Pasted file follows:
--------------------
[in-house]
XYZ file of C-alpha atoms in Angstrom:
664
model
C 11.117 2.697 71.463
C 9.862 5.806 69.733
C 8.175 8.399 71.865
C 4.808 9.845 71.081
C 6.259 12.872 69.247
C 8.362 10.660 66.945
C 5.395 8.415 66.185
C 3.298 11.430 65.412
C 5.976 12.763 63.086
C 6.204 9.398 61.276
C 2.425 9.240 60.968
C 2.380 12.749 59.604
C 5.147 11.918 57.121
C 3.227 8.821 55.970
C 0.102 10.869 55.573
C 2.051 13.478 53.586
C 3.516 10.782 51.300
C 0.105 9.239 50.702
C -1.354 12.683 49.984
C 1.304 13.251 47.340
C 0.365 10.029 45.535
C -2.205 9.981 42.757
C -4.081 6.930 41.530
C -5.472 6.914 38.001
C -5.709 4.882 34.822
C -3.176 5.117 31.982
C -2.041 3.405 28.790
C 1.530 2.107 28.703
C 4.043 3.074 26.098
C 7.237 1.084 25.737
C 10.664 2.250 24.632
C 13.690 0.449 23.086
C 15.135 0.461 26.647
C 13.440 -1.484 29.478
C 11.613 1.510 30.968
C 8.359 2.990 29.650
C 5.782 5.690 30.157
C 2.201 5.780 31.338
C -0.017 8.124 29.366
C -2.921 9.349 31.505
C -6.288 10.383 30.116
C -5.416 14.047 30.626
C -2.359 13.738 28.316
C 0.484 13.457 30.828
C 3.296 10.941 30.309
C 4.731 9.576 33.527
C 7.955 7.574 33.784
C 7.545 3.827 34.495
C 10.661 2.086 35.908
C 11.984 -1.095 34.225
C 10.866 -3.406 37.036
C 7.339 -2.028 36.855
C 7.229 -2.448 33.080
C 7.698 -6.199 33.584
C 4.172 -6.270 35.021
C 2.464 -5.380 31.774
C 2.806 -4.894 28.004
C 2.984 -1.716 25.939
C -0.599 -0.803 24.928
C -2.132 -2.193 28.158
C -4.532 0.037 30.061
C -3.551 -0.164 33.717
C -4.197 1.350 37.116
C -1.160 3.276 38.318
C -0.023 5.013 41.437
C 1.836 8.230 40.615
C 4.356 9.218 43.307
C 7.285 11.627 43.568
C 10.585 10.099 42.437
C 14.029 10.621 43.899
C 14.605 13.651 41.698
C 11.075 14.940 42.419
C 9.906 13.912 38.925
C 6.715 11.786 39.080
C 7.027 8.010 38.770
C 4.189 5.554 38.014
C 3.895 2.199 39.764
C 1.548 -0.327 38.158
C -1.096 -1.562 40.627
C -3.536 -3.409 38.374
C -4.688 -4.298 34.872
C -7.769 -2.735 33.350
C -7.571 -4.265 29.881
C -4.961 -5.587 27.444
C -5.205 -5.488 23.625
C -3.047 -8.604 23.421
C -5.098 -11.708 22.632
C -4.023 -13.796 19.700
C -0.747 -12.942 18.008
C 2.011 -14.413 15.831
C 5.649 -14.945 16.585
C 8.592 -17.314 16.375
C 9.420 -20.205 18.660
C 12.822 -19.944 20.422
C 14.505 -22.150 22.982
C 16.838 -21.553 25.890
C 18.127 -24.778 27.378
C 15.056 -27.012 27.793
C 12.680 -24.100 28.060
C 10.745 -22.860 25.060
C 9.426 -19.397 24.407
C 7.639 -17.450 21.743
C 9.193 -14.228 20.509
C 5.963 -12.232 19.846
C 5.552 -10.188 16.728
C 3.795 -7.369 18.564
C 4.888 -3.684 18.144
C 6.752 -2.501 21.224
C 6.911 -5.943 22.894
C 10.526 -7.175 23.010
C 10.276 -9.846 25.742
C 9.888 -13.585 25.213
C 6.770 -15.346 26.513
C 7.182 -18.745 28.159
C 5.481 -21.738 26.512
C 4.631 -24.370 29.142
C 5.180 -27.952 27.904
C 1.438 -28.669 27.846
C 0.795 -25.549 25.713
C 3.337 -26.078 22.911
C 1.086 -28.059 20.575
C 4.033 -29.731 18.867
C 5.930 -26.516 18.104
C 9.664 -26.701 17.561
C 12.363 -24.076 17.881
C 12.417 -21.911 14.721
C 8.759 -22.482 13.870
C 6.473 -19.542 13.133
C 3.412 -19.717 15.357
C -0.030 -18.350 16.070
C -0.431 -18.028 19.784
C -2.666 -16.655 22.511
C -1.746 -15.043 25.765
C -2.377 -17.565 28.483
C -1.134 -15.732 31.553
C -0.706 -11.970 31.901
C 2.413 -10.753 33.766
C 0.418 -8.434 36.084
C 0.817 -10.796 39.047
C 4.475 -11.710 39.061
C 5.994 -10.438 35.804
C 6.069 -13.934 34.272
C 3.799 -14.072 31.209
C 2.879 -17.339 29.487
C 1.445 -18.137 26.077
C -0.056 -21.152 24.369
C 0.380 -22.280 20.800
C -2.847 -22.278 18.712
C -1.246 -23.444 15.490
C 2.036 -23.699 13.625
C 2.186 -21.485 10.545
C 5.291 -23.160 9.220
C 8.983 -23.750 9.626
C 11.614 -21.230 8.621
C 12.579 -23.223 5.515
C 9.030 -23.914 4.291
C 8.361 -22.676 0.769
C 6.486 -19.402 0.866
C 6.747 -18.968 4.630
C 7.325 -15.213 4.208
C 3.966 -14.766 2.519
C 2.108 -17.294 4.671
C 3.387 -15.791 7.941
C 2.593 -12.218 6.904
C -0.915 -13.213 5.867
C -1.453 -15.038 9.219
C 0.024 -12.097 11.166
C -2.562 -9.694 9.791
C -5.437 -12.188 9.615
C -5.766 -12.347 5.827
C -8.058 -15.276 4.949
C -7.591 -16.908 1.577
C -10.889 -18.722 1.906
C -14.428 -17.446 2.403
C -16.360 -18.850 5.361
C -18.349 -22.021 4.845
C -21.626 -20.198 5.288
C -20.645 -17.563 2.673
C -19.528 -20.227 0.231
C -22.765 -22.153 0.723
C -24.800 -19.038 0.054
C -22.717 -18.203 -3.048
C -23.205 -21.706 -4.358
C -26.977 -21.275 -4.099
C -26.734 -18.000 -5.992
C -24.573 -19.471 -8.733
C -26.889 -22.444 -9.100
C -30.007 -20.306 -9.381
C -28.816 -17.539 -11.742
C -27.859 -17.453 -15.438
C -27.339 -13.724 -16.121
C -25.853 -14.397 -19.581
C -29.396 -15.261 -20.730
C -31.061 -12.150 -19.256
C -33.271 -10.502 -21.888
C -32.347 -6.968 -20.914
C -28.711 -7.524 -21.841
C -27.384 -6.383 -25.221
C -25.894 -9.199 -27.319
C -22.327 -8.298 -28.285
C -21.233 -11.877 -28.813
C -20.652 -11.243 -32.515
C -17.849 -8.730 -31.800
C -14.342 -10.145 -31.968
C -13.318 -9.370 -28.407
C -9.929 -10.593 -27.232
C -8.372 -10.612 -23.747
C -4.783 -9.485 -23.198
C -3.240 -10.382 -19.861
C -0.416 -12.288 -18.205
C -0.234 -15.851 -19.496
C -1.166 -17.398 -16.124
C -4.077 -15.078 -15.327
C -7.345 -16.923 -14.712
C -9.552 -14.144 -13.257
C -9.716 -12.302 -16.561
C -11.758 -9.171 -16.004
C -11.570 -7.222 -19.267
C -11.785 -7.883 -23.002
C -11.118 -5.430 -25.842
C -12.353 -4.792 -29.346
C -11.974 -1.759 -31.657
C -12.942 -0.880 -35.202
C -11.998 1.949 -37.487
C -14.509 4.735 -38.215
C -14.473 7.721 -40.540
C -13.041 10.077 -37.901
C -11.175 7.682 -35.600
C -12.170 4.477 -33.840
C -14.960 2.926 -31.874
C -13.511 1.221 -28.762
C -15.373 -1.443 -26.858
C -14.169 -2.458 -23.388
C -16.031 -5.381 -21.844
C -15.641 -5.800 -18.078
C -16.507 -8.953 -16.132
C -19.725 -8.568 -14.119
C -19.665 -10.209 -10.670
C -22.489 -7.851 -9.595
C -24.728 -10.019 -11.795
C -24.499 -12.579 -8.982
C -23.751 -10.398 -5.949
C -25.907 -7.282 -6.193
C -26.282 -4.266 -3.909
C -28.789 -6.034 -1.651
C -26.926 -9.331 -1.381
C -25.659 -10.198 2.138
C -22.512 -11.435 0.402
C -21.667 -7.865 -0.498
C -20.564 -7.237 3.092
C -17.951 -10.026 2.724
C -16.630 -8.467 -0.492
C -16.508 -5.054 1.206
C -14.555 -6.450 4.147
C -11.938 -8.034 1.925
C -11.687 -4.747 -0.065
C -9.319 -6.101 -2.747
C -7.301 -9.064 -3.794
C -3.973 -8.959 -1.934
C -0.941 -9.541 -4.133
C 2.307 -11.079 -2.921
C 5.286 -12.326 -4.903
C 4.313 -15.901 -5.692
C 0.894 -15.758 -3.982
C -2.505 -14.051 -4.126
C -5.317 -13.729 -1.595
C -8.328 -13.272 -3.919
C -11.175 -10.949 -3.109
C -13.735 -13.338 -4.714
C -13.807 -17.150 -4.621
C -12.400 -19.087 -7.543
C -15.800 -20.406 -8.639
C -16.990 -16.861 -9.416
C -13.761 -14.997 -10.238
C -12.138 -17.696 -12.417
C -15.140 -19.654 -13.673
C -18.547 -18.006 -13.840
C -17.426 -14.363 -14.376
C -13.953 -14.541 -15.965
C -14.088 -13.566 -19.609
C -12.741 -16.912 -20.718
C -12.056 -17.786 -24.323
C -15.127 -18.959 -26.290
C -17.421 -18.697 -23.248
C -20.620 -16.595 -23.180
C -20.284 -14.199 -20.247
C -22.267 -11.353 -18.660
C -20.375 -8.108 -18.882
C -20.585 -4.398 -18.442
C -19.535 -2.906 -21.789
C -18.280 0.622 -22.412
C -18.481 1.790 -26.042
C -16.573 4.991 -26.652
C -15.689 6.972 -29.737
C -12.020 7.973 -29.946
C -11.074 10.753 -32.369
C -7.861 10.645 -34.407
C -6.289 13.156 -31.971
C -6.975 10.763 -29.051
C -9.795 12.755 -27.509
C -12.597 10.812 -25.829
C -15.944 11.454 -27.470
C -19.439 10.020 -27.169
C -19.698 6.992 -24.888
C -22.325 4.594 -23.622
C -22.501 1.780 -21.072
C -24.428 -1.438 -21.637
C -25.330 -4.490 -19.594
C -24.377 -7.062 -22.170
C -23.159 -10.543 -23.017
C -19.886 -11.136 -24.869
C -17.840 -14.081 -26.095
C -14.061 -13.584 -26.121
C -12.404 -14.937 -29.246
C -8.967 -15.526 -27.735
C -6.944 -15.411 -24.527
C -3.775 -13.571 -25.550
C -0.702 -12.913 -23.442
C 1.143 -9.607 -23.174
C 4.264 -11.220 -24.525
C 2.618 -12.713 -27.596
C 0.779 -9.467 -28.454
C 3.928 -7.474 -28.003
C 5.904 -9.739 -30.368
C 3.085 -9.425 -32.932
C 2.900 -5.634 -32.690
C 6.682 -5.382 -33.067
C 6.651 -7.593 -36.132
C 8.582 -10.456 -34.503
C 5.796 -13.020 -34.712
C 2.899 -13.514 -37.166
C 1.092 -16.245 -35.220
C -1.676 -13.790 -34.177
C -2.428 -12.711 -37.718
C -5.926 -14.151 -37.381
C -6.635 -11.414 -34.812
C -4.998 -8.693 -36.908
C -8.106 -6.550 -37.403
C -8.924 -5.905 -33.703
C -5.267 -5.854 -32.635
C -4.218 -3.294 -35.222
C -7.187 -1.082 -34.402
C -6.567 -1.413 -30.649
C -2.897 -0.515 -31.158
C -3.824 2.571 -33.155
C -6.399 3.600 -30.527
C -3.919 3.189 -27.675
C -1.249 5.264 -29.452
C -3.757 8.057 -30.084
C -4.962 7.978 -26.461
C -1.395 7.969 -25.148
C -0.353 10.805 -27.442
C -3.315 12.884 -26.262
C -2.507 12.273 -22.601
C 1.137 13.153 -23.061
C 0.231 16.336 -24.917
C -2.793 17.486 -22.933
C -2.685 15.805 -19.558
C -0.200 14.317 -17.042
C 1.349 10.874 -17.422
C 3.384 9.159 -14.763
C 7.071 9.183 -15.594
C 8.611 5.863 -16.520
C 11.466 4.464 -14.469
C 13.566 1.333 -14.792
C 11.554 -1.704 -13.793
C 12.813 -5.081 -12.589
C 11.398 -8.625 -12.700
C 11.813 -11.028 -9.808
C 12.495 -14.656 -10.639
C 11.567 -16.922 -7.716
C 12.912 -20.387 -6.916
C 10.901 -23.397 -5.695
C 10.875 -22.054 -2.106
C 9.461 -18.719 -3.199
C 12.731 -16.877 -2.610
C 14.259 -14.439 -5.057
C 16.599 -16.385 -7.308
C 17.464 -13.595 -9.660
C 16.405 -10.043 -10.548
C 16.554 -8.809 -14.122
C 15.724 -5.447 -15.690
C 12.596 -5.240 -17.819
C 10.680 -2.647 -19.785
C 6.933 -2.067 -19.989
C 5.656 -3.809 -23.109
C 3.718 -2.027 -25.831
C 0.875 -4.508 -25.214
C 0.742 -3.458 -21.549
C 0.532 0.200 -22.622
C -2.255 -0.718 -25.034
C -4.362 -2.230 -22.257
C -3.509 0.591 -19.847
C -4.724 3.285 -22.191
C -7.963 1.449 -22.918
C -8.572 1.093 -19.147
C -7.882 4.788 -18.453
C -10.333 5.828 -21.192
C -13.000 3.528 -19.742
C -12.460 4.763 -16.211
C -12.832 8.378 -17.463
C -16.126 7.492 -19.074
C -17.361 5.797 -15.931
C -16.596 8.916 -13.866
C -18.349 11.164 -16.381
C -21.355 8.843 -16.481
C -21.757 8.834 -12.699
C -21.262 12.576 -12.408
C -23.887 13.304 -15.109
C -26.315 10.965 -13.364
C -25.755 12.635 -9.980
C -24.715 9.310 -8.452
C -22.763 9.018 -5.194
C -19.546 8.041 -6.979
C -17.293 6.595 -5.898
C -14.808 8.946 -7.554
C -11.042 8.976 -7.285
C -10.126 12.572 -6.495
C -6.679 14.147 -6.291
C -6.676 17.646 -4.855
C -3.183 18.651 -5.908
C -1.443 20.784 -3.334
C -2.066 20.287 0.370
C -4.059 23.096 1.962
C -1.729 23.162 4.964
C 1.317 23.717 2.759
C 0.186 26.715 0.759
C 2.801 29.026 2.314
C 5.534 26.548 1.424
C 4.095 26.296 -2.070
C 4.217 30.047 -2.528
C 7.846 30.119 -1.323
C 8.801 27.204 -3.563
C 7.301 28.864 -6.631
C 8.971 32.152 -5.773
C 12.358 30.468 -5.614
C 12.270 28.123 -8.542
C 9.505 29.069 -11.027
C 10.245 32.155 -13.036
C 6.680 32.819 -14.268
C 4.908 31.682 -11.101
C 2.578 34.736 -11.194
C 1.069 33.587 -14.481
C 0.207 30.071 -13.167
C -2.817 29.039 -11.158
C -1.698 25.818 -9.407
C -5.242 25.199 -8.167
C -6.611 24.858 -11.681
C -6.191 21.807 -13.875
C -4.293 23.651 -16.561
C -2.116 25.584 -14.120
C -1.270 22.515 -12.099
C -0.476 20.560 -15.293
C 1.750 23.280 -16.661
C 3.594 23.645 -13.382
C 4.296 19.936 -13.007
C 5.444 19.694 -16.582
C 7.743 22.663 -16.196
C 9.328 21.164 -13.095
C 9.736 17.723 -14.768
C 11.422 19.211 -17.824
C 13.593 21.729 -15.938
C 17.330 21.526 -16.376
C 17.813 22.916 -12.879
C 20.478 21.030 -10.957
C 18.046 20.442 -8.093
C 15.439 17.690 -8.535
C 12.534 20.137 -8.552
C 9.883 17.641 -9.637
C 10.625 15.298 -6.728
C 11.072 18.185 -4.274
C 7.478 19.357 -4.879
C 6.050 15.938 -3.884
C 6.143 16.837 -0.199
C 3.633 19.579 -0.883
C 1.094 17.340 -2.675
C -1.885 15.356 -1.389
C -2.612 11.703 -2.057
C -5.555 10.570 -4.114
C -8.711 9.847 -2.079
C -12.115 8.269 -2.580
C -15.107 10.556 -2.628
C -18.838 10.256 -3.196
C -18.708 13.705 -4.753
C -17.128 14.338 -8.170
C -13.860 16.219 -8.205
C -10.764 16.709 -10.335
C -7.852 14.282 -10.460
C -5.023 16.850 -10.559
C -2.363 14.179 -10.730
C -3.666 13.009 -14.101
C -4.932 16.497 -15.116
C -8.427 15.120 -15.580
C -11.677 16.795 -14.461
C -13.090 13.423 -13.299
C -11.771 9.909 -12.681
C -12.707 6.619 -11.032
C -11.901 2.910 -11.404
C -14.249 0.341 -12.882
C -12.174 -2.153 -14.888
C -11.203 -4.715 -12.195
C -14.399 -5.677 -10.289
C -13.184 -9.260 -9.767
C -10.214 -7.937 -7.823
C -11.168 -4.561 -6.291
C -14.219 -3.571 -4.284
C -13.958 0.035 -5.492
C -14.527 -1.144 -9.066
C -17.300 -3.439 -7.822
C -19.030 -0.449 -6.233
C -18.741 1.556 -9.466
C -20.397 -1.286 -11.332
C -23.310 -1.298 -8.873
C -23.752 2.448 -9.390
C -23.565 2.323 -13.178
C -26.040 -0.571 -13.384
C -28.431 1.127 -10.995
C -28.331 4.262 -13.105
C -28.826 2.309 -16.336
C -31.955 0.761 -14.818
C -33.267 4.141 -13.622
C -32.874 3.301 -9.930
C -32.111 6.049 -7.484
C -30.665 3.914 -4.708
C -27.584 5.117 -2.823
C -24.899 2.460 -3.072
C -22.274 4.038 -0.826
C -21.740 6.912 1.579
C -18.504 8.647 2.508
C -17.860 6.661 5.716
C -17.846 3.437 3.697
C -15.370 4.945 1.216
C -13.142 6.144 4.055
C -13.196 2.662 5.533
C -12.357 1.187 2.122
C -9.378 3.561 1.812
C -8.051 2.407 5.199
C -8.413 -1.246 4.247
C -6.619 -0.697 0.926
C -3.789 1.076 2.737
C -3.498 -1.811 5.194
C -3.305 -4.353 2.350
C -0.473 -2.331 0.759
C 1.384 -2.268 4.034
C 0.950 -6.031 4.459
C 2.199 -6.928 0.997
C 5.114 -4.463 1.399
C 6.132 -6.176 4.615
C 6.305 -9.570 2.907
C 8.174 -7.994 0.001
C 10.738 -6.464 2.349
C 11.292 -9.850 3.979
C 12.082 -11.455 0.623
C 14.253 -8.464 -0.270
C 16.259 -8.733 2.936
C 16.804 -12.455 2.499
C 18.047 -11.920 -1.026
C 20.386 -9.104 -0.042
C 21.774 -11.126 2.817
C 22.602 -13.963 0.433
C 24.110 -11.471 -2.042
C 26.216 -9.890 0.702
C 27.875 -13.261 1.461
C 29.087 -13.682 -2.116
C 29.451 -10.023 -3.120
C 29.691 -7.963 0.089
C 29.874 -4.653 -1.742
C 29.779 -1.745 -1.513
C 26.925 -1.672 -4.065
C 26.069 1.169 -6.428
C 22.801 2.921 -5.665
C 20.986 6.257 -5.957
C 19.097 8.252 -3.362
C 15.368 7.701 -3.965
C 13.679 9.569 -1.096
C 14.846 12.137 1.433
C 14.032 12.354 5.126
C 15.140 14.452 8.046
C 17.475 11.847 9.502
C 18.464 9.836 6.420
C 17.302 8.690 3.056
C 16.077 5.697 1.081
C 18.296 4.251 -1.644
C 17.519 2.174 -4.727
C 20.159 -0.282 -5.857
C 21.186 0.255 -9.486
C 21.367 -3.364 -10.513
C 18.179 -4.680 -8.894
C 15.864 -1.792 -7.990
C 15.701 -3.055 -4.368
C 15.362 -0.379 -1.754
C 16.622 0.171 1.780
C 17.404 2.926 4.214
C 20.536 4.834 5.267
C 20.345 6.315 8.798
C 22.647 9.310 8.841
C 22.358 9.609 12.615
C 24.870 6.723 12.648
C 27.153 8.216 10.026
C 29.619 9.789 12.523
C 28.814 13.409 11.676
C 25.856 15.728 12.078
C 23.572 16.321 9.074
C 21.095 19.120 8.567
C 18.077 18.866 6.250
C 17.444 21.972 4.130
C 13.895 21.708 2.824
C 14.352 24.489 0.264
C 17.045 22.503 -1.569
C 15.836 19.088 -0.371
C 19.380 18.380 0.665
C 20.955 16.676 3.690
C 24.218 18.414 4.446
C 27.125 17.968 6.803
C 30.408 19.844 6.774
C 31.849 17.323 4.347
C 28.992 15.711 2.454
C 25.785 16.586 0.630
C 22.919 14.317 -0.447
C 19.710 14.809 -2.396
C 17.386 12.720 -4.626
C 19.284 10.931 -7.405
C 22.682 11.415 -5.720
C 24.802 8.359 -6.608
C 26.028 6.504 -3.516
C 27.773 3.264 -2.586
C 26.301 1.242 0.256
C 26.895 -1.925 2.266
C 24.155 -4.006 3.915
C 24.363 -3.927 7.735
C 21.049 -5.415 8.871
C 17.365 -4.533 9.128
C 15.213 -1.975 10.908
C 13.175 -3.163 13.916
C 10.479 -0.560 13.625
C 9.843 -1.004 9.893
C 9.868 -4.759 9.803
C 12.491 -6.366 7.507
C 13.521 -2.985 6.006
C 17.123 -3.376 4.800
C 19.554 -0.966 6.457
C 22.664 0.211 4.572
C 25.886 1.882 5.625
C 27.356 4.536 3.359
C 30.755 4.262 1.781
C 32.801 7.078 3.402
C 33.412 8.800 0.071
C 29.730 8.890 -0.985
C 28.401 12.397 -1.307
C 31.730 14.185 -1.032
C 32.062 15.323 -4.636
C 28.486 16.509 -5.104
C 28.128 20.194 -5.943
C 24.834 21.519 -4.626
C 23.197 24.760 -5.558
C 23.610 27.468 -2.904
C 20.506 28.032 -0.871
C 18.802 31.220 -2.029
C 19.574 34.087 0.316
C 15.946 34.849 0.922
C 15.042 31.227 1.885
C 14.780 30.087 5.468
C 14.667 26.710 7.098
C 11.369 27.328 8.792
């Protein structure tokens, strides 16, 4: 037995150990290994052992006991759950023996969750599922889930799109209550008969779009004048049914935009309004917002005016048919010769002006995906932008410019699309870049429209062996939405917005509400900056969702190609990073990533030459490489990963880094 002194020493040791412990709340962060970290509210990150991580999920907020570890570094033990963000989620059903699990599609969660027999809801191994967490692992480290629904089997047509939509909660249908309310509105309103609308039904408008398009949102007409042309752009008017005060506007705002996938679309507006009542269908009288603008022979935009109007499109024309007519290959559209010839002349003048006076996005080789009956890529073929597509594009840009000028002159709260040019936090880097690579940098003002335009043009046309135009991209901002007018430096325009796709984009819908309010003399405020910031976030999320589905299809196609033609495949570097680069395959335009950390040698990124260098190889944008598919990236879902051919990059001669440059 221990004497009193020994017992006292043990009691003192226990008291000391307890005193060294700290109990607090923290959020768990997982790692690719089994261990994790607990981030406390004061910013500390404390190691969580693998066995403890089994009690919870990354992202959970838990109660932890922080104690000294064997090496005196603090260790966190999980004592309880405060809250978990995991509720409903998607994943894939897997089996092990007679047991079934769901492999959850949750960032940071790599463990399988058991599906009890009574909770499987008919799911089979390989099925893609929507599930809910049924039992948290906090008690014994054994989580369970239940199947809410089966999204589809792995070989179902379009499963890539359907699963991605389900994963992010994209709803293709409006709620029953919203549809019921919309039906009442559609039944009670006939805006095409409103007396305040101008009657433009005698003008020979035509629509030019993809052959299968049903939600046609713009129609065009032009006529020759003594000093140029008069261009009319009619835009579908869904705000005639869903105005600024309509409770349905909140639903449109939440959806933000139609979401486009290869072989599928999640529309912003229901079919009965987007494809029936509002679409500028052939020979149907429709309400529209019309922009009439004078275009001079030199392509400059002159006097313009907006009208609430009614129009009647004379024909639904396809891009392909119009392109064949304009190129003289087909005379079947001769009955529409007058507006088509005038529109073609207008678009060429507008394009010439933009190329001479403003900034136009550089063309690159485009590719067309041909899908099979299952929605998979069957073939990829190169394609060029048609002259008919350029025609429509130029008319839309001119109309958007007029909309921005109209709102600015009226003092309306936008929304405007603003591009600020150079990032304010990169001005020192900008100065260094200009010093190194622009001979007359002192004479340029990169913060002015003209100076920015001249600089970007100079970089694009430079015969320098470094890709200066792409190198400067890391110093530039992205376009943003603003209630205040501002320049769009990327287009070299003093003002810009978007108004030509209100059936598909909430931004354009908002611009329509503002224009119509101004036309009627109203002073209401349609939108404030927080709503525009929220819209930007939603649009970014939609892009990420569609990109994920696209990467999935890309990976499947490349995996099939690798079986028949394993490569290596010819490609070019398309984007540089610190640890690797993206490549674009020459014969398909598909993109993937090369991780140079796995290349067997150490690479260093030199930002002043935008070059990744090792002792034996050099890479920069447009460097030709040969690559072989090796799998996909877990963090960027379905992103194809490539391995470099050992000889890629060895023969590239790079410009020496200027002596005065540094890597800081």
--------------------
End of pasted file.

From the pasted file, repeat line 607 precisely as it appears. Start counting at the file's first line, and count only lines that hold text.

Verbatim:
C 23.572 16.321 9.074